December 18, 2017

03.04.10- Messenger and the Mysteries of Mercury.

The history of the inner most planet is an enduring puzzle to planetary scientists. On September 29th of last year, NASA’s Messenger spacecraft passed within 142 miles of Mercury’s night side in an orbital “tweak” on its way to eventual orbital insertion on March 18th, 2011. During that pass, the spacecraft once again measured the trailing exo-sphere, a thin trailing wind made of sodium, potassium, calcium, and magnesium. This “mercurial wind” is replenished either by solar radiation pressure, micro-meteoroid impact, or a combination of the two. The mystery is the ratios of calcium and magnesium observed that is significantly different than predicted. Mercury is a rocky iron world that is over half core and believed to have only a thin mantle and crust. Either Mercury formed that way early in its history, a young Sun boiled away a majority of silicates, or Mercury suffered a major crust stripping impact. Further evidence for the impact scenario comes from Messenger’s neutron spectrometer, which registered a conspicuous lack of low-energy neutrons emanating from the surface of the planet itself. This is highly suggestive of an iron and titanium rich surface similar to what’s found in basaltic rock on the lunar near side. Whatever the case, plenty of surprises await us as Messenger takes up permanent residence around Mercury next year!

28.03.10- Messenger Spies High-Energy Solar Neutrons.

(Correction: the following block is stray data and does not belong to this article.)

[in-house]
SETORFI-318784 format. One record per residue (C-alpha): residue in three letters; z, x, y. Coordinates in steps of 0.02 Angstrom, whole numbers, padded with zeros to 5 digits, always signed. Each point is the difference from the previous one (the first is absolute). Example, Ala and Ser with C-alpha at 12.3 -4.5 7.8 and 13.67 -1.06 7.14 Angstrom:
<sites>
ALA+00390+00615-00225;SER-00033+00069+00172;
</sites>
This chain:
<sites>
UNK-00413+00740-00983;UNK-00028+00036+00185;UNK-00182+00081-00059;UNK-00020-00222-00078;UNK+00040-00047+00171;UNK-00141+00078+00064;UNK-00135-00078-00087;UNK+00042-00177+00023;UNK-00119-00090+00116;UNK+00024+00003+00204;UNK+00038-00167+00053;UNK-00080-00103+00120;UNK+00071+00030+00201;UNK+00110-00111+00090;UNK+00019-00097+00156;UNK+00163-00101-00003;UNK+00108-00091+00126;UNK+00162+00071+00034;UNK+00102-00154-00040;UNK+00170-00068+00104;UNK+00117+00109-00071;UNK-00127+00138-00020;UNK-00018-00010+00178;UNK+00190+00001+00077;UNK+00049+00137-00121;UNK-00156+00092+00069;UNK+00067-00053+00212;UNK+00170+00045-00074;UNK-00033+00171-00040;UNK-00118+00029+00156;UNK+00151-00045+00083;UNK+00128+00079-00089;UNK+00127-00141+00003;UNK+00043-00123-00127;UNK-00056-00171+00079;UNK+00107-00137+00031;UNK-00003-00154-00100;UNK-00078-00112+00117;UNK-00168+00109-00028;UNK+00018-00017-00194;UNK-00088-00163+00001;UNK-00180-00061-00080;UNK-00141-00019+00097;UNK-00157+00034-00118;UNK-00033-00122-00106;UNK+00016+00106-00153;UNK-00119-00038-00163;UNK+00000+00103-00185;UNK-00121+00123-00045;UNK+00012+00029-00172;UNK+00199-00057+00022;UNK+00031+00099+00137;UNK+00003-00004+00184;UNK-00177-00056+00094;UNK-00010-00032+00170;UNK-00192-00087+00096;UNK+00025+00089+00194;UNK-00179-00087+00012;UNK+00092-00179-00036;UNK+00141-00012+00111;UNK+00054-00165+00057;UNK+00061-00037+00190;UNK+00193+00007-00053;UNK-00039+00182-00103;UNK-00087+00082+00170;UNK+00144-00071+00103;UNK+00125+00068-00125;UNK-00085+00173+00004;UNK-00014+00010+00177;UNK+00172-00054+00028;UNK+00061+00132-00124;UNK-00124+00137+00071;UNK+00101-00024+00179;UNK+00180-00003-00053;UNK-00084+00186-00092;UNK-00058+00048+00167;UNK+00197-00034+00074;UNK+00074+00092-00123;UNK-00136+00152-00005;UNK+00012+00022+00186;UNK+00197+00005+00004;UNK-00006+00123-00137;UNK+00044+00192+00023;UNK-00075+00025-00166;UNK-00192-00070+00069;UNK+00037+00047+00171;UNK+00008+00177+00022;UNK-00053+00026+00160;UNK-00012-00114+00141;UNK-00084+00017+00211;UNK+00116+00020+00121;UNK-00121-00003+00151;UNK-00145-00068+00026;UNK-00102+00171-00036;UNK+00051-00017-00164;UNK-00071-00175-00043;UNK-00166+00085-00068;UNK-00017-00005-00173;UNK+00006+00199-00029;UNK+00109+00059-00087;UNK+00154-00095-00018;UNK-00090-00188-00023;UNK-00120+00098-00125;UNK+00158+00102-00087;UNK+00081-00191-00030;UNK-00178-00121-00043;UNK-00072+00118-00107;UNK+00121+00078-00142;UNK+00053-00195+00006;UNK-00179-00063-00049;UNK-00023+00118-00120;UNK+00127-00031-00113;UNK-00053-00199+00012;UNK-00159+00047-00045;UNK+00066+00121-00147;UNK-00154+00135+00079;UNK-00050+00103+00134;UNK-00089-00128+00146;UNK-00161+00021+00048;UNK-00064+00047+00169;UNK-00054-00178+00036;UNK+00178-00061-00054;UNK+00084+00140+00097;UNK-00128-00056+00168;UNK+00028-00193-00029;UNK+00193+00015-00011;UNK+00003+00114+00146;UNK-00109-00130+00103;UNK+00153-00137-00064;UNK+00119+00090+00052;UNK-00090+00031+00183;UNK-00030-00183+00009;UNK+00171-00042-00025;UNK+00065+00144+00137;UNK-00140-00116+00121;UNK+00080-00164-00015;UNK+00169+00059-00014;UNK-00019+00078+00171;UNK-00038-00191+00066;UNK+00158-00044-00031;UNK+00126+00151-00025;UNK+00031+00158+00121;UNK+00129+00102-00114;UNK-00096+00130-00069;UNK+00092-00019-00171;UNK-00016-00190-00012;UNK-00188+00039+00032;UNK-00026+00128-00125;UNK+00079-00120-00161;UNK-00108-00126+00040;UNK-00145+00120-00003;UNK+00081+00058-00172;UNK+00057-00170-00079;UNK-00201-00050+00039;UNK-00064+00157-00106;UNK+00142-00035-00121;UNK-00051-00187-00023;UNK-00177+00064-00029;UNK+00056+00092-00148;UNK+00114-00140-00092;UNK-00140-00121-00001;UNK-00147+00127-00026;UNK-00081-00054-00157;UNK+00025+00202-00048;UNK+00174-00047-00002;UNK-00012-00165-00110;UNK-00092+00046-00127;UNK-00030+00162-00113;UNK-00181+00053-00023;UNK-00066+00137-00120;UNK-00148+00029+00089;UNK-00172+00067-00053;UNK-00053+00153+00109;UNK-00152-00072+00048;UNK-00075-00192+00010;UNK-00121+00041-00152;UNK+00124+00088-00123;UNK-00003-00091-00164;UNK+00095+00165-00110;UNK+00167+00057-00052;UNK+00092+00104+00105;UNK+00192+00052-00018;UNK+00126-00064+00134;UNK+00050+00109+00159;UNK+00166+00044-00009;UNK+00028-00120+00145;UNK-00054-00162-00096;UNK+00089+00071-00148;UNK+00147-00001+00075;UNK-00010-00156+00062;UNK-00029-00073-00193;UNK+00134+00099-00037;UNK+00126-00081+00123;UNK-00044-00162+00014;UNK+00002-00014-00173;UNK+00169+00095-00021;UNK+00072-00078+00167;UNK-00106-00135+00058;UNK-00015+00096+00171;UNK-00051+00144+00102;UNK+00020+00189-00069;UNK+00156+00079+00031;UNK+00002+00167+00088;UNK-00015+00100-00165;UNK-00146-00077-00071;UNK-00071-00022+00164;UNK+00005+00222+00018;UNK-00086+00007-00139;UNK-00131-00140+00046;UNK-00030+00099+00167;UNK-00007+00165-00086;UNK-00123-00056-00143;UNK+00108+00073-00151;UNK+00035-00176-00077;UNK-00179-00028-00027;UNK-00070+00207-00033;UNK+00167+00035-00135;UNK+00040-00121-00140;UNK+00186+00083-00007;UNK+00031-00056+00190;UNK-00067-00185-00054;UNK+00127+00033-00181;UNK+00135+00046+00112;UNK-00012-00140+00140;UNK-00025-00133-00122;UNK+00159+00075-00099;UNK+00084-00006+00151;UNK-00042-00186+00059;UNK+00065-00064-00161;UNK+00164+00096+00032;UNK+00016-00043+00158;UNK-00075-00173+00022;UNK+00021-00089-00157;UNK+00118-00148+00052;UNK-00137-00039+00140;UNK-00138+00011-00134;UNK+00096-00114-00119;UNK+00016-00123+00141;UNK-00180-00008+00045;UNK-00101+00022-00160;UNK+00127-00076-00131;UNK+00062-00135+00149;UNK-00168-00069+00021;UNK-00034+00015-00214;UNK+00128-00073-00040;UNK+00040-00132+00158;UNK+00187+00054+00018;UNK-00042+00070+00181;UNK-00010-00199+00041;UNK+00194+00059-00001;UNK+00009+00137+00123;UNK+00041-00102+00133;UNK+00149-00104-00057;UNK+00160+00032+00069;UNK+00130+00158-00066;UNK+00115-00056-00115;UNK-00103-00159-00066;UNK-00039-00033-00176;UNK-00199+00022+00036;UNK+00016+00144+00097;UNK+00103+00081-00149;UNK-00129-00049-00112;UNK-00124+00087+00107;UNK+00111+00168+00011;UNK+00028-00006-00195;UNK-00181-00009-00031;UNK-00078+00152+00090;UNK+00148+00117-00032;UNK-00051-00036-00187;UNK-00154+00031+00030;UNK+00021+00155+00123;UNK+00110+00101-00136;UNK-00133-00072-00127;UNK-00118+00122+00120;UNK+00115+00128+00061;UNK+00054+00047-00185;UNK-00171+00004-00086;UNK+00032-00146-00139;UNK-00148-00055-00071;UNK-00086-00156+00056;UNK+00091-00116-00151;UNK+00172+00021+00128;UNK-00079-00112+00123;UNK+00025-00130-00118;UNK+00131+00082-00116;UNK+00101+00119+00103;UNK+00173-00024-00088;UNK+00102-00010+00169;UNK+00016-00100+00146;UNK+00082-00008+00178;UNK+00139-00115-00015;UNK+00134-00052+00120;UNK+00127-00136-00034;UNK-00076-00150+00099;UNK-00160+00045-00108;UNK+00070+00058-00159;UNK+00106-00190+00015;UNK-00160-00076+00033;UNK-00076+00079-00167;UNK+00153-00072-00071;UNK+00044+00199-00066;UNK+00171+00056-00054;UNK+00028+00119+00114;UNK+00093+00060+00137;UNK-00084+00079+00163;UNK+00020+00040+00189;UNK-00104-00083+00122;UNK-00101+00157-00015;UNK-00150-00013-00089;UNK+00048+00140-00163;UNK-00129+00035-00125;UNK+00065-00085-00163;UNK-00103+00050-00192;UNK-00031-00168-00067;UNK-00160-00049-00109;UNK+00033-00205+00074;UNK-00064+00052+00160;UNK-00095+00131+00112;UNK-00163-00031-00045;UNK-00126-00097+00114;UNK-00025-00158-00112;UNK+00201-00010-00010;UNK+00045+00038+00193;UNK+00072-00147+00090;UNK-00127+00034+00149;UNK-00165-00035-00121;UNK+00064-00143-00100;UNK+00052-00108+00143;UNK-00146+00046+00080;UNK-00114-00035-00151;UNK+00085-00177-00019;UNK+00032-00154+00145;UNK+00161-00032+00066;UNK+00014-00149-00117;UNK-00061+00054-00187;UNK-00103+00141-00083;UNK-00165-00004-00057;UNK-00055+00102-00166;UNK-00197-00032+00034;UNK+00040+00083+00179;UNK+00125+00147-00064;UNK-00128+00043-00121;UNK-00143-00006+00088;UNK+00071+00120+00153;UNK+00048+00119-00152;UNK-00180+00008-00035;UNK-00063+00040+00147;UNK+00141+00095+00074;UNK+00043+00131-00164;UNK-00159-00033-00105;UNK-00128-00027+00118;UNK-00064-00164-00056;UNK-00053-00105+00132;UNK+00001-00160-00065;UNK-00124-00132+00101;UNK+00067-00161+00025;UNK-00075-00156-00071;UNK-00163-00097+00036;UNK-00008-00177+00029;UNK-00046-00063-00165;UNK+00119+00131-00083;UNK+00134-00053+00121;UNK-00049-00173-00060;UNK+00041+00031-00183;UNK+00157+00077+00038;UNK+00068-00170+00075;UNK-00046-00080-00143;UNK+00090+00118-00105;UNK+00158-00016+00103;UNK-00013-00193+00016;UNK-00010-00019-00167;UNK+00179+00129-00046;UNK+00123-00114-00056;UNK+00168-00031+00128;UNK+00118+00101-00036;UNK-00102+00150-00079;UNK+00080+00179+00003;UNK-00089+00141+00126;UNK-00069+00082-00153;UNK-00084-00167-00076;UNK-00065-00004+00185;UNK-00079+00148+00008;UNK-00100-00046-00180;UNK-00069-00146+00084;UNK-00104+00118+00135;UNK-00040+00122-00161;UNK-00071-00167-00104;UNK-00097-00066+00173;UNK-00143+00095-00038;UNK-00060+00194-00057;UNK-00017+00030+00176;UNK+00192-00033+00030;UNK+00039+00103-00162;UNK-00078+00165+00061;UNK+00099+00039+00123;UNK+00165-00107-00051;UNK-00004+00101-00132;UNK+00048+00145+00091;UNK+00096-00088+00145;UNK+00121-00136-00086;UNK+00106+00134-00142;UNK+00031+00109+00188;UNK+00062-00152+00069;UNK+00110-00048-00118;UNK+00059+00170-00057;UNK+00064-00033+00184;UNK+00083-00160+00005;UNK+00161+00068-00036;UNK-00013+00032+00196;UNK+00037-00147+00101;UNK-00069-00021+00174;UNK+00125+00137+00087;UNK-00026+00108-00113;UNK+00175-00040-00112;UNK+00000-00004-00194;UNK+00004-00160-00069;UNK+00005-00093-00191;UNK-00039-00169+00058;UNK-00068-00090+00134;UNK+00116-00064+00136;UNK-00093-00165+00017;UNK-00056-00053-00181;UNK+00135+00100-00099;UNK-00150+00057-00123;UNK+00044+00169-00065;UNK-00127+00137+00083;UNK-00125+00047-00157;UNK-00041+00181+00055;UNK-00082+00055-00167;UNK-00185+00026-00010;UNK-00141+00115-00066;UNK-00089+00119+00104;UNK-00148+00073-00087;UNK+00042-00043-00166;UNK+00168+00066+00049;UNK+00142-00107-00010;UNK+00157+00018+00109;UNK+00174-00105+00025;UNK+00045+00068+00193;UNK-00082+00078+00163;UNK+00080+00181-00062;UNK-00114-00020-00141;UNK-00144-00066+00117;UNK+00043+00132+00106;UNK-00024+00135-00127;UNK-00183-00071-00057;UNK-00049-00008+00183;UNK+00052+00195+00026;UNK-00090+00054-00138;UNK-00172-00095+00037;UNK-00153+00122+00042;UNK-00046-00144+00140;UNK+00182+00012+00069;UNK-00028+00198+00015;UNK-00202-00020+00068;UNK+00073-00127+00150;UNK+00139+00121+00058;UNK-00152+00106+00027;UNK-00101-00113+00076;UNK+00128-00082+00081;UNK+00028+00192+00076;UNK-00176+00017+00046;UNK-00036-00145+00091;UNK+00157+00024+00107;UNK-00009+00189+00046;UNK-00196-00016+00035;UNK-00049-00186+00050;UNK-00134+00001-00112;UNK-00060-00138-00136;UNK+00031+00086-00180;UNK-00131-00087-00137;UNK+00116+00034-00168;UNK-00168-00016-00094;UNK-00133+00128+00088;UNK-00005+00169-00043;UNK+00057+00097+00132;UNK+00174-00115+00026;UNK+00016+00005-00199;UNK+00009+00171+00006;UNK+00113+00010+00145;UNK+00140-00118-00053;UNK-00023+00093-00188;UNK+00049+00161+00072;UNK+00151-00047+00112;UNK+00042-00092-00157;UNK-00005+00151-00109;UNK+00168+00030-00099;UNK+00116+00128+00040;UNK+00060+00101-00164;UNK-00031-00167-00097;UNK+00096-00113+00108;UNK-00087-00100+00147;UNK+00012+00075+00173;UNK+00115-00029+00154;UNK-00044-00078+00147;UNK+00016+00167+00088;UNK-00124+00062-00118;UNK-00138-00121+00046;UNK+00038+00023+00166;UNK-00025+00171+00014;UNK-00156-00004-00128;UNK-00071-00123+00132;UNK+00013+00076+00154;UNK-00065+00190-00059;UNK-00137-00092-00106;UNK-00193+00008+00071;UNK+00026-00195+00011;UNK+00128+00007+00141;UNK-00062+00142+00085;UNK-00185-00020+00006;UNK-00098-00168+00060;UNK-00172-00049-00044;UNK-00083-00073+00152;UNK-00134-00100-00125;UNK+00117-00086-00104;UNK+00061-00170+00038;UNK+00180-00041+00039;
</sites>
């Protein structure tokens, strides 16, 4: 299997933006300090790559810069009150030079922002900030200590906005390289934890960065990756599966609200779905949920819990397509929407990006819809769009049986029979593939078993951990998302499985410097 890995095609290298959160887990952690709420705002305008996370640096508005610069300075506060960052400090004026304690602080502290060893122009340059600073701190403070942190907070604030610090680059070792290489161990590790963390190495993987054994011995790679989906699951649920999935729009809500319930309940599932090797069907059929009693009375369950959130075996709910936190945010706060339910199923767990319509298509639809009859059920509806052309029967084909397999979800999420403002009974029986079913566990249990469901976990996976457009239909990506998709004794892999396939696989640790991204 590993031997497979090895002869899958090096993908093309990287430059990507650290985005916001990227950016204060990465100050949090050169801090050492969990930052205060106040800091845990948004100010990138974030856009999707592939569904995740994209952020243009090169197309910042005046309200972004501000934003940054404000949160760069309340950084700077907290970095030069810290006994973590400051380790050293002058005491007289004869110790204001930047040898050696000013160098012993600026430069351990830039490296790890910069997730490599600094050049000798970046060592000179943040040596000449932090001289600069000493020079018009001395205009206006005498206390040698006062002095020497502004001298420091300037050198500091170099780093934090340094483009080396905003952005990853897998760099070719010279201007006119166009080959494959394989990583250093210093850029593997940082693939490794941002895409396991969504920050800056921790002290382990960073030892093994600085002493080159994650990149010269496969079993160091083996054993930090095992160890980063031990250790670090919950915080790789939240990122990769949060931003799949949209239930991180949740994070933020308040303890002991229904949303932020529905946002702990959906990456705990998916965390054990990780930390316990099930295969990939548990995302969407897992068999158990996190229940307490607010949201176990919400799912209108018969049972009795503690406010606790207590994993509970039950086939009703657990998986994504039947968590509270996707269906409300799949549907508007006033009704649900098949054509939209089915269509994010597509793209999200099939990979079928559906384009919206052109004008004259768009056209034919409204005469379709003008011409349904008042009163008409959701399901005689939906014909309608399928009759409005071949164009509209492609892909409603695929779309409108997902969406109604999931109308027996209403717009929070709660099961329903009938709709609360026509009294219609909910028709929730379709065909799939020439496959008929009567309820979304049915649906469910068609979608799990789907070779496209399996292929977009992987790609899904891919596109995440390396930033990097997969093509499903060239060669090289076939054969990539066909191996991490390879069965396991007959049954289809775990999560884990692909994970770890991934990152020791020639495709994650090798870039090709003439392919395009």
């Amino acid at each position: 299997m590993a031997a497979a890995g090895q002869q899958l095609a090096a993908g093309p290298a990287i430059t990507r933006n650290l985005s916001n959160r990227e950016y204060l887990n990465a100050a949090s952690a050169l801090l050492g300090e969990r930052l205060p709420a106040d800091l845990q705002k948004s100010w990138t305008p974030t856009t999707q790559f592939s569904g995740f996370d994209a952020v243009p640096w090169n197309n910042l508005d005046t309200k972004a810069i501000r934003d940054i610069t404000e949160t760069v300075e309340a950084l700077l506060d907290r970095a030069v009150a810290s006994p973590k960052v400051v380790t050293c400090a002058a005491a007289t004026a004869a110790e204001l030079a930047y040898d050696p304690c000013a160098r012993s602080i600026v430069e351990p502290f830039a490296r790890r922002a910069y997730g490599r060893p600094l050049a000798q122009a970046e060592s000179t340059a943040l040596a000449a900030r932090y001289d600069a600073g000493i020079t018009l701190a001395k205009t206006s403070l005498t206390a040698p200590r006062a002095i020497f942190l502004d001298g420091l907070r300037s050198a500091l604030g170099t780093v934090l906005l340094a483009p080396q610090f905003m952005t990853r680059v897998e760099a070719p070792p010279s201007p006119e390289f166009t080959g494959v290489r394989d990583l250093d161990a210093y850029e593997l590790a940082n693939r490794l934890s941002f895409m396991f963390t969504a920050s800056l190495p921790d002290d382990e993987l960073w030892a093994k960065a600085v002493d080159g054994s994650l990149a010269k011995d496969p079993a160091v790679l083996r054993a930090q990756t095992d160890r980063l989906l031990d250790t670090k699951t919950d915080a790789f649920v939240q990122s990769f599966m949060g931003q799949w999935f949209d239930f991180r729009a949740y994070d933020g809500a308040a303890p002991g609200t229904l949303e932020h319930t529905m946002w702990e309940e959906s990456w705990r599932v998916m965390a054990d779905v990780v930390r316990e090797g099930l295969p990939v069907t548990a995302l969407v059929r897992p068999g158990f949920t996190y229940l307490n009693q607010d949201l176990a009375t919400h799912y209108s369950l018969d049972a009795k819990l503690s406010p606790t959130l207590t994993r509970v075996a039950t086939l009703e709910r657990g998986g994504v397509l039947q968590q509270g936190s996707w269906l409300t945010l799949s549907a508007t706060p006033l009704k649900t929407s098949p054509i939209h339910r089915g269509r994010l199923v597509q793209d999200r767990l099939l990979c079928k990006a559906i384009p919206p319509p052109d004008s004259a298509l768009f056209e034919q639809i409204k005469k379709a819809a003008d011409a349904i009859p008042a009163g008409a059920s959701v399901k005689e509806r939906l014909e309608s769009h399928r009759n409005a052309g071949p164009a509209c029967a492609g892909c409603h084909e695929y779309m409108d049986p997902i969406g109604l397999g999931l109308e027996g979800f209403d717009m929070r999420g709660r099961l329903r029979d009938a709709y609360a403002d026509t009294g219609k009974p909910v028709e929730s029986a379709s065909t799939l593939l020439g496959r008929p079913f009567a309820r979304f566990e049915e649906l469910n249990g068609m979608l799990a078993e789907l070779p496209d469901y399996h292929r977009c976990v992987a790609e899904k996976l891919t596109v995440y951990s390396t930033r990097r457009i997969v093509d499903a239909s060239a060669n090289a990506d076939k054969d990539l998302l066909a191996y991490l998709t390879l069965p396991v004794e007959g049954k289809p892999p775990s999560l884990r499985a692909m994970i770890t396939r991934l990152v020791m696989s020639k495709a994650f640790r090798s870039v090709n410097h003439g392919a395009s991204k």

After a considerable hiatus, solar cycle 24 is now well under way. And this time, NASA has a key observing platform in the inner solar system; the Messenger spacecraft, bound for an insertion to orbit Mercury in March, 2011. In the intervening time, scientists at the Planetary Science Institute in Tucson, Arizona have been busying the spacecraft by monitoring the Sun from close proximity. On New Year’s Eve, 2007, the spacecraft was at about half an Astronomical Unit (A.U.) from the Sun when it had the unprecedented opportunity to study high-energy neutrons ejected from a massive solar flare. Unlike 1 minute bursts recorded in near-Earth orbit, Messenger was able to track and record these neutron bursts for 6 to 10 hours. This was accomplished by use of NASA’s Neutron Spectrometer aboard the spacecraft. From this, scientists have predicted a “decayed feedstock” of resulting protons from the flare in the 30 to 100 million electron volt range. Messenger could also clear up a long standing mystery; why do some coronal mass ejections produce huge numbers of energetic protons, while others emit relatively few? This puzzle is of more than casual interest; radiation from CMEs has damaged orbiting satellites in the past, and is of prime concern for space based astronauts. Once Messenger is in permanent orbit about Mercury, it will also have a prime vantage point to monitor the Sun close up for a year uninterrupted. And just in time for a peak in the solar maximum!